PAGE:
but progress was uneven. Programs that produced deductive proofs of logical or mathematical truths, such as those a human mathematician might derive, worked well, perhaps because they were more or less natural extensions of computer processing. But results in machine translation of language were discouraging; available methods could not cope with the subtleties of multiple and contextual meanings of words.And although an AI program could play a good game of check- ers, chess was too much. (Even long after these early efforts, in 1997, the chess-playing Deep Blue computer depended on brute force rather than subtle AI-based strategic analysis, using its great speed and memory to examine all possible outcomes of a given move and then selecting the best one.)
In these early approaches, the idea was to put into the computer a complete model of a system in symbolic terms that the computer could incorporate and apply. But it became clear that this “top-down” or “symbolic AI” method was not necessarily the best technique for robots operating in the real world. One famous example of the sym- bolic approach comes from work on robotic vision carried out from 1968 to 1972 at the Stanford Research Institute (now SRI Interna- tional). Funded by the Department of Defense, the plan was to make a robot that could autonomously traverse a battlefield to deliver sup- plies and gather fire-control information. The test unit (dubbed “Shakey” because it wobbled as it moved) consisted of a motorized wheeled platform with a computer, a TV camera for vision, a rangefinder to measure distance to an object, and a radio link to a second, remote, computer for more processing capacity. The robot was developed in an idealized environment, a set of rooms containing simple, brightly colored shapes such as cubes.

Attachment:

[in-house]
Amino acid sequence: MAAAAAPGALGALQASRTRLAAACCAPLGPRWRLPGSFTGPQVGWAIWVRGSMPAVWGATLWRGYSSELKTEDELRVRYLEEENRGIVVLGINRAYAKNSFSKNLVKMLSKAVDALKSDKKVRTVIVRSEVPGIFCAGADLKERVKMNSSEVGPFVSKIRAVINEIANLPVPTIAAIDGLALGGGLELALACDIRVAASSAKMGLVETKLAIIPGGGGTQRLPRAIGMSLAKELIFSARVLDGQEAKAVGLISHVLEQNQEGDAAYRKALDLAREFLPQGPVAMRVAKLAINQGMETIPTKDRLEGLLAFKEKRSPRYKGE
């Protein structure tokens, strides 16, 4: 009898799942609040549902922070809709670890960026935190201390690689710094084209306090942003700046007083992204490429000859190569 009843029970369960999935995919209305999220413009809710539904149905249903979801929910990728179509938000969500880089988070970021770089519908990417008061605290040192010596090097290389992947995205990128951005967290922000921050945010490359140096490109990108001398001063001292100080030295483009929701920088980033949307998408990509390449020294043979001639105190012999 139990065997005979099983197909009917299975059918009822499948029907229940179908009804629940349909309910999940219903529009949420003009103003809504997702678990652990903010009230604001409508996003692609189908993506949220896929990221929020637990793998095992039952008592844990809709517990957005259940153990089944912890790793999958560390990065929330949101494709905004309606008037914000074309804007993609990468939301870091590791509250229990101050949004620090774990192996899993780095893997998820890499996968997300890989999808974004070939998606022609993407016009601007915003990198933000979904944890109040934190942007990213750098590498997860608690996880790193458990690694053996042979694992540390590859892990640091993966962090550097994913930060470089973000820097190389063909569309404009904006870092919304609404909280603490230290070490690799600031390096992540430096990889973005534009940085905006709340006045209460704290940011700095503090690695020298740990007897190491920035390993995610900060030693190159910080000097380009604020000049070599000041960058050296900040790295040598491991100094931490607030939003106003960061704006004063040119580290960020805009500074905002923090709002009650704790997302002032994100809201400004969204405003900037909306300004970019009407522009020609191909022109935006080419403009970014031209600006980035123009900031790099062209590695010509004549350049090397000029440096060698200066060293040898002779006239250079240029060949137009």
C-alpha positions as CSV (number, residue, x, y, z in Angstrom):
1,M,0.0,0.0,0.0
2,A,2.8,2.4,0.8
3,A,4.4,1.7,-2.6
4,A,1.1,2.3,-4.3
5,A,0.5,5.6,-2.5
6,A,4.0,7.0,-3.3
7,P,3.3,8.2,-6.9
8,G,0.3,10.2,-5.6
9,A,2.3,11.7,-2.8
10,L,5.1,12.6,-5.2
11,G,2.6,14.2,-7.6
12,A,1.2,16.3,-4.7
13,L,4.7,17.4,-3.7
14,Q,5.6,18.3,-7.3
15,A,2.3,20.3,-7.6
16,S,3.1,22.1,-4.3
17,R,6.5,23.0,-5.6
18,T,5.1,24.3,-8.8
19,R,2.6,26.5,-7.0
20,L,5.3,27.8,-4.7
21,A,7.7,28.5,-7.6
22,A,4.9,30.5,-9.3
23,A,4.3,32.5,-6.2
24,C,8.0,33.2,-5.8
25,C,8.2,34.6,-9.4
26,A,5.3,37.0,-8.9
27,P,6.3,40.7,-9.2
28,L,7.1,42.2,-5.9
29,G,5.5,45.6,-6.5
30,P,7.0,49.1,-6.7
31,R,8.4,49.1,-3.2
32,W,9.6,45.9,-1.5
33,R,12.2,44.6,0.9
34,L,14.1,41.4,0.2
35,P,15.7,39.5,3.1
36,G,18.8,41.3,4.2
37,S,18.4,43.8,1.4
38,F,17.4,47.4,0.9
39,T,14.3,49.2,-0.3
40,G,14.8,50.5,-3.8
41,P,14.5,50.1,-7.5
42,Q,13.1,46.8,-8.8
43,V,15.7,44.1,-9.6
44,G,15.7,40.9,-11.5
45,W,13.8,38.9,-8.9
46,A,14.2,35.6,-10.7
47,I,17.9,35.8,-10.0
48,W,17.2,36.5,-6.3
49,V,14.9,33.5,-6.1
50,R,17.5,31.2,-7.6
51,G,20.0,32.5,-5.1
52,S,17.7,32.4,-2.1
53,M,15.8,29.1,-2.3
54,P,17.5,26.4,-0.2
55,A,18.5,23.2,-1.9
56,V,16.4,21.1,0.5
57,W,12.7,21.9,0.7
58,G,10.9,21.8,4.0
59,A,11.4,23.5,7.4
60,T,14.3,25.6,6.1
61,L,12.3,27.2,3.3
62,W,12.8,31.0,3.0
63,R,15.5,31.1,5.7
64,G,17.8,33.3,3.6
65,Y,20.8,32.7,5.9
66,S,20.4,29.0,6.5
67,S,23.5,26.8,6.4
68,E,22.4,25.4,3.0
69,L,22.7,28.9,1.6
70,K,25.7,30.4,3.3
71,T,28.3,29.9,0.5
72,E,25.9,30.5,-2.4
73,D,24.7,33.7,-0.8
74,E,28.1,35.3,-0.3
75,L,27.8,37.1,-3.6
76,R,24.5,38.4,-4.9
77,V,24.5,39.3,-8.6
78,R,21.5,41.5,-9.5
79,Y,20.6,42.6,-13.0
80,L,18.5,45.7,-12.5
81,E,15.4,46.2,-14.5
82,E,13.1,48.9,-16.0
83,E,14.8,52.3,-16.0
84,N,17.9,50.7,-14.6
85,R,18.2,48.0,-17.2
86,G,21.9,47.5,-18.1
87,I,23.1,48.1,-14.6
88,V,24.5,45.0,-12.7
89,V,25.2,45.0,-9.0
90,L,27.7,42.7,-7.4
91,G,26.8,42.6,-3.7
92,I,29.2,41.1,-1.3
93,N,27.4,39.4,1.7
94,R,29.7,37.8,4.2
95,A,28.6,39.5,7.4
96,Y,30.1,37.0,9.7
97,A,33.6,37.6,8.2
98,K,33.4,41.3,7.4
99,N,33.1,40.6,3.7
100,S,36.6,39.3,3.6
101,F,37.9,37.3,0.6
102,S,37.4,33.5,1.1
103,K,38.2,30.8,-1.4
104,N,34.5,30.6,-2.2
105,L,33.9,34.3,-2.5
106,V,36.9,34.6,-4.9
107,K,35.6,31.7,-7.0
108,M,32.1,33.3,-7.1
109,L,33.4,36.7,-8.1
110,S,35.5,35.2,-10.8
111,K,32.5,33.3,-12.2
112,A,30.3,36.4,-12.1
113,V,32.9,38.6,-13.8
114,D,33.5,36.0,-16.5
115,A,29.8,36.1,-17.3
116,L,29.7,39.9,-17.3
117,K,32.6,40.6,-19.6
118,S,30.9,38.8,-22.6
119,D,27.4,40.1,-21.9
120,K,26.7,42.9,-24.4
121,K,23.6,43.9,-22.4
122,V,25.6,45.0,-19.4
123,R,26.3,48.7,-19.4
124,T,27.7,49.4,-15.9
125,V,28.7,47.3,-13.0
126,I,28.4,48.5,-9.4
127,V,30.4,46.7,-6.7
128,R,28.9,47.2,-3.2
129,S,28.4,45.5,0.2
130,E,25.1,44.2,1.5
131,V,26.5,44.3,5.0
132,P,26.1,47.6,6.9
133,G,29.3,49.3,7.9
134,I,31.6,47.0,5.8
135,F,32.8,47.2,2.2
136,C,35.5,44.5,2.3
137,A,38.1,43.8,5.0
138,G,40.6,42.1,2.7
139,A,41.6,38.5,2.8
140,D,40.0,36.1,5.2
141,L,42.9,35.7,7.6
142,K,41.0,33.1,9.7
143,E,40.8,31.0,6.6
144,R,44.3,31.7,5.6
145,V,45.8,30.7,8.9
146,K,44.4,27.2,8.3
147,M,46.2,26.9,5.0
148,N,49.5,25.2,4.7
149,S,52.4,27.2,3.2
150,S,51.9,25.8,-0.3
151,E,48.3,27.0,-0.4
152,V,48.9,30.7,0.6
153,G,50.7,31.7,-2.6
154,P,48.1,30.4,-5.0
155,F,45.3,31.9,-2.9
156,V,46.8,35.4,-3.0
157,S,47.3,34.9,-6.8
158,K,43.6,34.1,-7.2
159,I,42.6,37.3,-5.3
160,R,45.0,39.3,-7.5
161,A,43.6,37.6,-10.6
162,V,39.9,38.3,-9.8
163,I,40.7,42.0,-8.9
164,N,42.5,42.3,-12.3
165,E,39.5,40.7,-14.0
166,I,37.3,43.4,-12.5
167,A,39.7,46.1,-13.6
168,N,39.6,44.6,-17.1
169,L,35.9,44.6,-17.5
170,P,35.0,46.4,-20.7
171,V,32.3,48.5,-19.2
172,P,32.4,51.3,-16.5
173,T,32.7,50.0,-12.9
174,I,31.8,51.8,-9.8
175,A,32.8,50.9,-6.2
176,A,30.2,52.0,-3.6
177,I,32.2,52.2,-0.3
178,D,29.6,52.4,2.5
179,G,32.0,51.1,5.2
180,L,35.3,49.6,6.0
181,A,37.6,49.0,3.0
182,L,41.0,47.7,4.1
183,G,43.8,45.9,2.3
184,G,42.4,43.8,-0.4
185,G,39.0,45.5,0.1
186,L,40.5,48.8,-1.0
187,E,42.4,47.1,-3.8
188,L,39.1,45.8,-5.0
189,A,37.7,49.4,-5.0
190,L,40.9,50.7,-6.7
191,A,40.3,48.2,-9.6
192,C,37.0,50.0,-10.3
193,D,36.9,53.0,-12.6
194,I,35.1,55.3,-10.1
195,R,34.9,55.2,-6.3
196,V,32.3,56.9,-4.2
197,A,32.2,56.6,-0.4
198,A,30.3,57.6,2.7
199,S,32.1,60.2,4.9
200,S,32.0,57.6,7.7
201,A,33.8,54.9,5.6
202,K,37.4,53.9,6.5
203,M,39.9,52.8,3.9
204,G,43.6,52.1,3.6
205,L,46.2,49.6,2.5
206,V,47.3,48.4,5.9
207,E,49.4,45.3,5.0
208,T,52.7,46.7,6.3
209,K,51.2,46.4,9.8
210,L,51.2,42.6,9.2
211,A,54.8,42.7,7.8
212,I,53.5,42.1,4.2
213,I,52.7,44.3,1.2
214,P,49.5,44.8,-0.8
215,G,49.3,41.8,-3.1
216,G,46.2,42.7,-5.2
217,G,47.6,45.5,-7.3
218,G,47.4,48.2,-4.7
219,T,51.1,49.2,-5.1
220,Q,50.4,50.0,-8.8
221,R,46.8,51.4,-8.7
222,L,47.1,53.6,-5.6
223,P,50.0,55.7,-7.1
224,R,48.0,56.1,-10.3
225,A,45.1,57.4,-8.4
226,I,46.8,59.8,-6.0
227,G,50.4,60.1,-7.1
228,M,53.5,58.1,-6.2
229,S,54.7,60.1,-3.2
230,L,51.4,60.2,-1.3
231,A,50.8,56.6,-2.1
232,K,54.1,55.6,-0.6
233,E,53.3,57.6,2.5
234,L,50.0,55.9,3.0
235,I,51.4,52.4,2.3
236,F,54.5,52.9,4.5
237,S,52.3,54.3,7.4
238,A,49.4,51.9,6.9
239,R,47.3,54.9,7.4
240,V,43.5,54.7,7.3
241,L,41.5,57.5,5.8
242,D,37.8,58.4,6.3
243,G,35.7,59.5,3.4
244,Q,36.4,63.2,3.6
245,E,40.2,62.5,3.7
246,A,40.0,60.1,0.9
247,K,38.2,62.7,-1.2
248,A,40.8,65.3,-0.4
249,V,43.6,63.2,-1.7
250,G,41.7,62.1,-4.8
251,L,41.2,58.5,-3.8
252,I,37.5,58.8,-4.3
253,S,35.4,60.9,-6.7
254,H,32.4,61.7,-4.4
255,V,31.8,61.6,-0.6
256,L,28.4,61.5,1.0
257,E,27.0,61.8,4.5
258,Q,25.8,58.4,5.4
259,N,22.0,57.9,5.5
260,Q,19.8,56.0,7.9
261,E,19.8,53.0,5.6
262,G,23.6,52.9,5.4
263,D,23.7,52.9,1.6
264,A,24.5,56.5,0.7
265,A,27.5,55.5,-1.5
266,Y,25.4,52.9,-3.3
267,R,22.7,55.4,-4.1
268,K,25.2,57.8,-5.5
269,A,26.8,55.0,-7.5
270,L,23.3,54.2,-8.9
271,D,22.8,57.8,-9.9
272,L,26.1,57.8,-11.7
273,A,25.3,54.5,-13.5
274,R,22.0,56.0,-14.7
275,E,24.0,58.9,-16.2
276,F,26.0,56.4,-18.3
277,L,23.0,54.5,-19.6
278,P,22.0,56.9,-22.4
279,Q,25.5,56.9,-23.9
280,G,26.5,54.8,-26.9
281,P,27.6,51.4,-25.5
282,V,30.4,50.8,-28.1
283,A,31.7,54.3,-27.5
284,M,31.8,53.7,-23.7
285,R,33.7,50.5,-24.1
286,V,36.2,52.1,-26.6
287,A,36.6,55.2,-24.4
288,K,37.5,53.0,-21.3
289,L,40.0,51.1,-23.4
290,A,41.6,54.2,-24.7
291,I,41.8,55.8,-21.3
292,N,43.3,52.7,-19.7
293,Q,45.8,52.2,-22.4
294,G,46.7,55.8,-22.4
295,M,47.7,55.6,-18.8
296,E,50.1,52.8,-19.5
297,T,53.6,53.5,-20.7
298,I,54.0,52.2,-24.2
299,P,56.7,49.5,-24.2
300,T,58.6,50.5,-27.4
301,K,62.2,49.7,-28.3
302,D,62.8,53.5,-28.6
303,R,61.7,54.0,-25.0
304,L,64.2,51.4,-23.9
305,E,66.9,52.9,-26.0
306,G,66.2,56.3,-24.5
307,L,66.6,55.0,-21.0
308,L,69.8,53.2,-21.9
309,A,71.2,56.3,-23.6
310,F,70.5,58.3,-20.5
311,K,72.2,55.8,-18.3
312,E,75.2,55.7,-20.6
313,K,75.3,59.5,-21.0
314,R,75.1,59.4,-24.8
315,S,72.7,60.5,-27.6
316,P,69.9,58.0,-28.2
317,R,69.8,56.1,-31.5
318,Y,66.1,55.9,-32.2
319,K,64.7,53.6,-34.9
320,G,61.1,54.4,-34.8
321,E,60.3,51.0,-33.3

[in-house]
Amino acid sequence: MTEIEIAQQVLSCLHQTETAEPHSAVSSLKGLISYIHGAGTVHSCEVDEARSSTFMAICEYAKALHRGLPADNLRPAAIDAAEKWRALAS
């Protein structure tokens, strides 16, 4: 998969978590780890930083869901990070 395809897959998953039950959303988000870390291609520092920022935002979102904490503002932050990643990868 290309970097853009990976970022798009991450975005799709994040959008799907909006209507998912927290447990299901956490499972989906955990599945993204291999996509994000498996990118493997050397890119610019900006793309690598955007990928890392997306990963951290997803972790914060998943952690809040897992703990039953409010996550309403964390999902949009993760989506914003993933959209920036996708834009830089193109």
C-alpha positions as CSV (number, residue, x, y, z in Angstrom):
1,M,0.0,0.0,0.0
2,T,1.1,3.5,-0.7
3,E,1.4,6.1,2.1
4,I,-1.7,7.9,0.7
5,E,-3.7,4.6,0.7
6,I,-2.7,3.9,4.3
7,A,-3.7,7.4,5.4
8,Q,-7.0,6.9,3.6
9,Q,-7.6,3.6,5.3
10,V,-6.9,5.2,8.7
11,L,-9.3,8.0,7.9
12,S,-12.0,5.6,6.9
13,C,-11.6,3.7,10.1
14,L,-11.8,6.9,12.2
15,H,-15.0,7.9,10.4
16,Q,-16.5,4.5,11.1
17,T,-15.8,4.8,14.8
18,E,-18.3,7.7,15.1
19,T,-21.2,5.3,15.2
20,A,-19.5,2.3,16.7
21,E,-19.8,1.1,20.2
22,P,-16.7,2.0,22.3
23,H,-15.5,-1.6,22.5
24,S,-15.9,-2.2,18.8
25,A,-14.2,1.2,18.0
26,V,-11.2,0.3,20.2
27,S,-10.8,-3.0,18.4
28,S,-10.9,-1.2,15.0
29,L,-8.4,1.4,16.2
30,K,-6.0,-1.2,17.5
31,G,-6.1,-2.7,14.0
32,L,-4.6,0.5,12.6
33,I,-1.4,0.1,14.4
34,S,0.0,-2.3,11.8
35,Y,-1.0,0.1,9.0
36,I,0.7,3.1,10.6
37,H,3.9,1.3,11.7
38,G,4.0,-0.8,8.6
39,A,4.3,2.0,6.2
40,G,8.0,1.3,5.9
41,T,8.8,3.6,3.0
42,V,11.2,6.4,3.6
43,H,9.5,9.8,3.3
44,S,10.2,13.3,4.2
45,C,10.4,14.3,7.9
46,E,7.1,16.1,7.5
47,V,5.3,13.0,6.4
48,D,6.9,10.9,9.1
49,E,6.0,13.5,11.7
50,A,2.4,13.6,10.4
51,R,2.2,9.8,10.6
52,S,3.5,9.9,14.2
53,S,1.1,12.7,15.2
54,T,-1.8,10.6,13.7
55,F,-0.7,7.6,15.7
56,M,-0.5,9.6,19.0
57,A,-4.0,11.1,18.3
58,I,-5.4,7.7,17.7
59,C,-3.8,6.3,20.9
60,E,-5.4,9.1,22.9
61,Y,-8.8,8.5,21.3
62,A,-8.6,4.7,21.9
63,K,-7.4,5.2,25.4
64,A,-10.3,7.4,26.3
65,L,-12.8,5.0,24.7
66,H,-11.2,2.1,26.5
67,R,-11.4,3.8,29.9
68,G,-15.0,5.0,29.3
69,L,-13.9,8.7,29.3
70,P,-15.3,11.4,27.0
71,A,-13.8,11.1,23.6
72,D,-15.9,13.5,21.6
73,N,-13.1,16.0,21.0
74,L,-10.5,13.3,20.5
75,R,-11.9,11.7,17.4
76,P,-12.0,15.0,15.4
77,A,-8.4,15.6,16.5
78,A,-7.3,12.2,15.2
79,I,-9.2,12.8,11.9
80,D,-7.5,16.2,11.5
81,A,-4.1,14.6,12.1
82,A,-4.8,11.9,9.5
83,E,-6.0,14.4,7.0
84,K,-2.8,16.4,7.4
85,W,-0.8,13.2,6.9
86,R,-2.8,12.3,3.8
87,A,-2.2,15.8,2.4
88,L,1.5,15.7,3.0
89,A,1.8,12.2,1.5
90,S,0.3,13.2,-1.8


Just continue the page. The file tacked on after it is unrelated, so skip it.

Shakey would receive a typed command such as “Find the cube- shaped block in that room and push it to the other room.”The robot would examine the room and the objects in it, identify the target, plan a route that avoided obstacles, and carry out the planned moves. Within this laborious process, Shakey displayed flashes of intelligence that combined perception, problem-solving capability, and the ability to move to the right place. In one trial, Shakey shifted a ramp so that the robot could roll up it to reach a target on a raised platform. But